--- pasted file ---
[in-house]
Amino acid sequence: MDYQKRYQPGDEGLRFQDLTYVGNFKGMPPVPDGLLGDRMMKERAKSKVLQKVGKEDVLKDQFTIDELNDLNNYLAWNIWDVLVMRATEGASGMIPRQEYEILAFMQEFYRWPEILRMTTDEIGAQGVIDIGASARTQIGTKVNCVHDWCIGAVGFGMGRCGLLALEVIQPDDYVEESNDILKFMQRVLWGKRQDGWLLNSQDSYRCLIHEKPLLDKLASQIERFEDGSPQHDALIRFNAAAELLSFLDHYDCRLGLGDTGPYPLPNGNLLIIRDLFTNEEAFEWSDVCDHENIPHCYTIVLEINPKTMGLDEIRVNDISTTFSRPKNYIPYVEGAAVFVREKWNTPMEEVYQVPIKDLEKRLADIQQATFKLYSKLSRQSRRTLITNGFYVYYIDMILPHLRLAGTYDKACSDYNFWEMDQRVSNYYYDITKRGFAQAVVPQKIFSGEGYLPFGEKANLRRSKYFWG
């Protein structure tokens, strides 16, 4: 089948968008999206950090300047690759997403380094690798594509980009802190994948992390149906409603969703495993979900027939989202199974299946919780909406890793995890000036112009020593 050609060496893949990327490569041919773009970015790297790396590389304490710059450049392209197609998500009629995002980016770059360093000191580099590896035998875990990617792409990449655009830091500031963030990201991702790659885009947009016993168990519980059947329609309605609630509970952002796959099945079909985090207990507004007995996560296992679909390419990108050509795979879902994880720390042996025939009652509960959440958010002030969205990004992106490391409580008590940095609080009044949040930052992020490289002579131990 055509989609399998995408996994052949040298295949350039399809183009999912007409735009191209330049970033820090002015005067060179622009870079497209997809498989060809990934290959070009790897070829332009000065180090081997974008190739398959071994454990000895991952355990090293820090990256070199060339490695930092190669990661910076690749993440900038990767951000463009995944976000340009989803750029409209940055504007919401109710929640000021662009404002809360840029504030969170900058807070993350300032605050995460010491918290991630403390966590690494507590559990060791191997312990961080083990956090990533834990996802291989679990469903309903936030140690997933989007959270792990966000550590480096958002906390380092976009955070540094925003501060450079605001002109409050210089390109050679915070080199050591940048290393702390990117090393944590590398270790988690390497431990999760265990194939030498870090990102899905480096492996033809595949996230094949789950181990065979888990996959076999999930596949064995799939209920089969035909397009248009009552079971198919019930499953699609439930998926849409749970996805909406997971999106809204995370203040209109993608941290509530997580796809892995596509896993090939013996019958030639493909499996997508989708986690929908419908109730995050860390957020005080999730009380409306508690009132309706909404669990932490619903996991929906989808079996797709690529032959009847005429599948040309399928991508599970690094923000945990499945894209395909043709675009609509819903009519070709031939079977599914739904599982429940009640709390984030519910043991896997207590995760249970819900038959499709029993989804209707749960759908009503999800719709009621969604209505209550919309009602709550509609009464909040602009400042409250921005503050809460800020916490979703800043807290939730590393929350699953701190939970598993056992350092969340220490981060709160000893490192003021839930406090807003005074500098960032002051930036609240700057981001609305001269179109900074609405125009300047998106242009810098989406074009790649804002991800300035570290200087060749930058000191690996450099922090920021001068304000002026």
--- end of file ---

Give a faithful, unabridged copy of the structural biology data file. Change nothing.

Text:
[in-house]
Amino acid sequence: MDYQKRYQPGDEGLRFQDLTYVGNFKGMPPVPDGLLGDRMMKERAKSKVLQKVGKEDVLKDQFTIDELNDLNNYLAWNIWDVLVMRATEGASGMIPRQEYEILAFMQEFYRWPEILRMTTDEIGAQGVIDIGASARTQIGTKVNCVHDWCIGAVGFGMGRCGLLALEVIQPDDYVEESNDILKFMQRVLWGKRQDGWLLNSQDSYRCLIHEKPLLDKLASQIERFEDGSPQHDALIRFNAAAELLSFLDHYDCRLGLGDTGPYPLPNGNLLIIRDLFTNEEAFEWSDVCDHENIPHCYTIVLEINPKTMGLDEIRVNDISTTFSRPKNYIPYVEGAAVFVREKWNTPMEEVYQVPIKDLEKRLADIQQATFKLYSKLSRQSRRTLITNGFYVYYIDMILPHLRLAGTYDKACSDYNFWEMDQRVSNYYYDITKRGFAQAVVPQKIFSGEGYLPFGEKANLRRSKYFWG
């Protein structure tokens, strides 16, 4: 089948968008999206950090300047690759997403380094690798594509980009802190994948992390149906409603969703495993979900027939989202199974299946919780909406890793995890000036112009020593 050609060496893949990327490569041919773009970015790297790396590389304490710059450049392209197609998500009629995002980016770059360093000191580099590896035998875990990617792409990449655009830091500031963030990201991702790659885009947009016993168990519980059947329609309605609630509970952002796959099945079909985090207990507004007995996560296992679909390419990108050509795979879902994880720390042996025939009652509960959440958010002030969205990004992106490391409580008590940095609080009044949040930052992020490289002579131990 055509989609399998995408996994052949040298295949350039399809183009999912007409735009191209330049970033820090002015005067060179622009870079497209997809498989060809990934290959070009790897070829332009000065180090081997974008190739398959071994454990000895991952355990090293820090990256070199060339490695930092190669990661910076690749993440900038990767951000463009995944976000340009989803750029409209940055504007919401109710929640000021662009404002809360840029504030969170900058807070993350300032605050995460010491918290991630403390966590690494507590559990060791191997312990961080083990956090990533834990996802291989679990469903309903936030140690997933989007959270792990966000550590480096958002906390380092976009955070540094925003501060450079605001002109409050210089390109050679915070080199050591940048290393702390990117090393944590590398270790988690390497431990999760265990194939030498870090990102899905480096492996033809595949996230094949789950181990065979888990996959076999999930596949064995799939209920089969035909397009248009009552079971198919019930499953699609439930998926849409749970996805909406997971999106809204995370203040209109993608941290509530997580796809892995596509896993090939013996019958030639493909499996997508989708986690929908419908109730995050860390957020005080999730009380409306508690009132309706909404669990932490619903996991929906989808079996797709690529032959009847005429599948040309399928991508599970690094923000945990499945894209395909043709675009609509819903009519070709031939079977599914739904599982429940009640709390984030519910043991896997207590995760249970819900038959499709029993989804209707749960759908009503999800719709009621969604209505209550919309009602709550509609009464909040602009400042409250921005503050809460800020916490979703800043807290939730590393929350699953701190939970598993056992350092969340220490981060709160000893490192003021839930406090807003005074500098960032002051930036609240700057981001609305001269179109900074609405125009300047998106242009810098989406074009790649804002991800300035570290200087060749930058000191690996450099922090920021001068304000002026």